What makes an equation equivalent to another?

  • Thread starter Atran
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  • #1
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I know that this is basic, but I don't get it. Say we have the system,
[itex]x + y = 32[/itex]
[itex]3x + 2y = 70[/itex]
Each equation represents a graph, and the solution is the point where the two lines intersect.

Here is where I am confused:
[itex]x + y = 32[/itex]
[itex]2x + 2y = 64[/itex]
What is the proof that the two equations are equivalent / represent the same graph?

I read that two equations are equivalent if they share the same implication:
Equivalent equations are ones such that the truth of one implies and is implied by the truth of the other.
Thanks for help.
 

Answers and Replies

  • #2
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Start by saying that the two equations represent two distinct lines.

What can you conclude from that?
 
  • #3
34,528
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I know that this is basic, but I don't get it. Say we have the system,
[itex]x + y = 32[/itex]
[itex]3x + 2y = 70[/itex]
Each equation represents a graph, and the solution is the point where the two lines intersect.

Here is where I am confused:
[itex]x + y = 32[/itex]
[itex]2x + 2y = 64[/itex]
What is the proof that the two equations are equivalent / represent the same graph?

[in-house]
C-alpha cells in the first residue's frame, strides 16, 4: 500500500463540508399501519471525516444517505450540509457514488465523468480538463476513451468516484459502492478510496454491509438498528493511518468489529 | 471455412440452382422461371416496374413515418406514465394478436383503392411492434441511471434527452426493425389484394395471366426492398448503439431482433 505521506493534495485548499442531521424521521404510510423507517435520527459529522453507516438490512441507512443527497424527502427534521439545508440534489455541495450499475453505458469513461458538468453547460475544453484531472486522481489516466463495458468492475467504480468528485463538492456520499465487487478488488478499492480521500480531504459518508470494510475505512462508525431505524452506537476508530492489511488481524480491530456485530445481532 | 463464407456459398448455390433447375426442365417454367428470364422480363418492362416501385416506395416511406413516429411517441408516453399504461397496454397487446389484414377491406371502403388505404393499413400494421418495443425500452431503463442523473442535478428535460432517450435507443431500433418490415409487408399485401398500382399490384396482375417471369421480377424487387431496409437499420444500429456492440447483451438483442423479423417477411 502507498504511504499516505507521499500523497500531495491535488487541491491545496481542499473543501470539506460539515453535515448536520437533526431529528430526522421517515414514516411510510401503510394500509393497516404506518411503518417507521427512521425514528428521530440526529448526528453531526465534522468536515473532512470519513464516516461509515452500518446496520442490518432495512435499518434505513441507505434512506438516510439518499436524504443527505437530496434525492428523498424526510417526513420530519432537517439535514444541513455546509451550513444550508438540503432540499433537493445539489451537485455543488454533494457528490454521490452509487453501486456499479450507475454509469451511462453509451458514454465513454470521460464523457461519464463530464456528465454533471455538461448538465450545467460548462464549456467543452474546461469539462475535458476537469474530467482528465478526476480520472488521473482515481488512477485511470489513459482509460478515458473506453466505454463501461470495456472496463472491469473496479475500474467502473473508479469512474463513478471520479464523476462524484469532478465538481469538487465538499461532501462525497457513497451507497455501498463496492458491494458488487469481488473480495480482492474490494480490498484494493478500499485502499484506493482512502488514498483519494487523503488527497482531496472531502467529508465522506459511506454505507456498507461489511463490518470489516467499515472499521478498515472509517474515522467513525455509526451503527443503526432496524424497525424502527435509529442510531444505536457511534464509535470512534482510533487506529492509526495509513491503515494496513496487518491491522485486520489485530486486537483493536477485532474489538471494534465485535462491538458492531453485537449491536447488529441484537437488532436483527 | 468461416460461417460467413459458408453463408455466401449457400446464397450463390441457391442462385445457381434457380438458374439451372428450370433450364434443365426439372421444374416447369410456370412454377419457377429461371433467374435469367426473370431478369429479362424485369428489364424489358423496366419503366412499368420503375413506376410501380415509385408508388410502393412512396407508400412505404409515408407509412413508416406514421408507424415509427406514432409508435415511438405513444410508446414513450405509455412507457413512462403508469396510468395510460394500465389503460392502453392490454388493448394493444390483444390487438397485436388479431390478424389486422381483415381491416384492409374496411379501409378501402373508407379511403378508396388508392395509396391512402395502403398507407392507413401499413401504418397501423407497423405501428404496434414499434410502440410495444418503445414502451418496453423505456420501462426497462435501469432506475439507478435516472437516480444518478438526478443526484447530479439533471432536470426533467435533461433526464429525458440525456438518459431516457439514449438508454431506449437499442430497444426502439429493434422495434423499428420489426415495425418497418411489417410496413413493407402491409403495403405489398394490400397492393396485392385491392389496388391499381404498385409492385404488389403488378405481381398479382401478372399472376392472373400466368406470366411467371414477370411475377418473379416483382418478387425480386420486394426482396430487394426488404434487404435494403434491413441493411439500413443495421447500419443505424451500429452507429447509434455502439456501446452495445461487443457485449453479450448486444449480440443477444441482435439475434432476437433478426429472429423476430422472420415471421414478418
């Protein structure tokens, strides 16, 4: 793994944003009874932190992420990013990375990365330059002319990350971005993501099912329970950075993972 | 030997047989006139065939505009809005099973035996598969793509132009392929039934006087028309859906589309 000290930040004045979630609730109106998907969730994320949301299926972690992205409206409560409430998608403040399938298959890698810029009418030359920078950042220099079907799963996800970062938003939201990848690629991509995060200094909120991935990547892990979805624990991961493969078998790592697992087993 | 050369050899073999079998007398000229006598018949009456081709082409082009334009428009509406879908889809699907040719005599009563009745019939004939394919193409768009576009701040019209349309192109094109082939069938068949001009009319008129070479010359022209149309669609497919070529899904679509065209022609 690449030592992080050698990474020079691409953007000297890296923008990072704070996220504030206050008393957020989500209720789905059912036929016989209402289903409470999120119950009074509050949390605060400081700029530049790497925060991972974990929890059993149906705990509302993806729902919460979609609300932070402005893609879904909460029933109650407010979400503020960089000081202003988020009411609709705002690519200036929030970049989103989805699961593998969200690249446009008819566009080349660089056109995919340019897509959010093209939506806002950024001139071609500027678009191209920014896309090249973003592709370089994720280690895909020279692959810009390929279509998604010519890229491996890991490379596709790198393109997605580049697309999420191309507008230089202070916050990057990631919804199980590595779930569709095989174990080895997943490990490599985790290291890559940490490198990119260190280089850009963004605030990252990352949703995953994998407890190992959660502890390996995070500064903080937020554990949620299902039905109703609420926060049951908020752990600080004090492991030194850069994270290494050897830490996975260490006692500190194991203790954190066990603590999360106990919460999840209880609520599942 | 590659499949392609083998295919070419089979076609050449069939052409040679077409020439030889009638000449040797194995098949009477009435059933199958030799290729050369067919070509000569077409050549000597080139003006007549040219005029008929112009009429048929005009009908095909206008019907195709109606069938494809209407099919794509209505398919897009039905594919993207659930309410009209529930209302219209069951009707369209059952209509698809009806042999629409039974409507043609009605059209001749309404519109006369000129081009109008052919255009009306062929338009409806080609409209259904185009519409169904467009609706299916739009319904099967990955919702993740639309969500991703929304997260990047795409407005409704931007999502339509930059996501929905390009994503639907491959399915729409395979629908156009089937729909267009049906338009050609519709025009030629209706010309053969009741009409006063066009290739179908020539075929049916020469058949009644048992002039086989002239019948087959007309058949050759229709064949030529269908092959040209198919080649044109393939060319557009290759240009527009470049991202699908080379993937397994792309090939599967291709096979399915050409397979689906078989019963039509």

I read that two equations are equivalent if they share the same implication:
Equivalent equations are ones such that the truth of one implies and is implied by the truth of the other.
Thanks for help.
Equivalent equations have the same solution set.

Your first two equations are not equivalent, since their graphs are different. They do intersect at a point, though. Assuming that they intersect at (2, 3), the equations x = 2 and y = 3 would be equivalent to the first pair of equations you have above. (Note that I just made up a solution, so my equations x = 2 and y = 3 aren't actually equivalent to yours.)

For your second system of equations, both equations represent exactly the same line. Each solution of the first equation is also a solution of the second equation. In different words, if (x0, y0) is a solution (i.e., makes the equation a true statement) of the first equation, it will also be a solution of the second equation. For this example, the two equations are equivalent.
 
  • #4
93
1
So there are two ways of thinking:

1) If the two equations have one solution (which is one pair (xi, yi)) then I treat x and y in the equations as two (different) values.
[itex]x+y=32[/itex]
[itex]3x+2y=70[/itex]

[itex]2x+2y=64[/itex]
[itex]3x+2y=70[/itex]

[itex](3x+2y) - (2x+2y) = 70 - 64[/itex]
[itex]x = 6[/itex] and [itex]y = 26[/itex]

2) (x+y=32) is equivalent to (2x+2y=64), since they share the same set of coordinates, therefore the same graph. Lets say set A has the coordinates of (x+y=32), and set B of (3x+2y=70). The solution is the set, [itex]A \cap B[/itex].
 
  • #5
HallsofIvy
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Two equations are equivalent if they have exactly the same solution set. If (x, y) is in the solution set of the first equation then x+ y= 32. Multiplying both sides of the equation by 2, 2x+ 2y= 64 so (x, y) is in the solution set for that equation. That proves that the solution set for x+ y= 32 is a subset of the solution set for 2x+ 2y= 64. Now we have to do it the other way: if (x, y) is in the solution set for 2x+ 2y= 64, then they satisfy that equation. Dividing both sides by 2, x+ y= 32 so (x, y) is also in the solution set for that equaton and the solution set for 2x+ 2y= 64 is a subset of the solution set for x+ y= 32. Since each is a subset of the other, they are equal and the two equations are equivalent.
 

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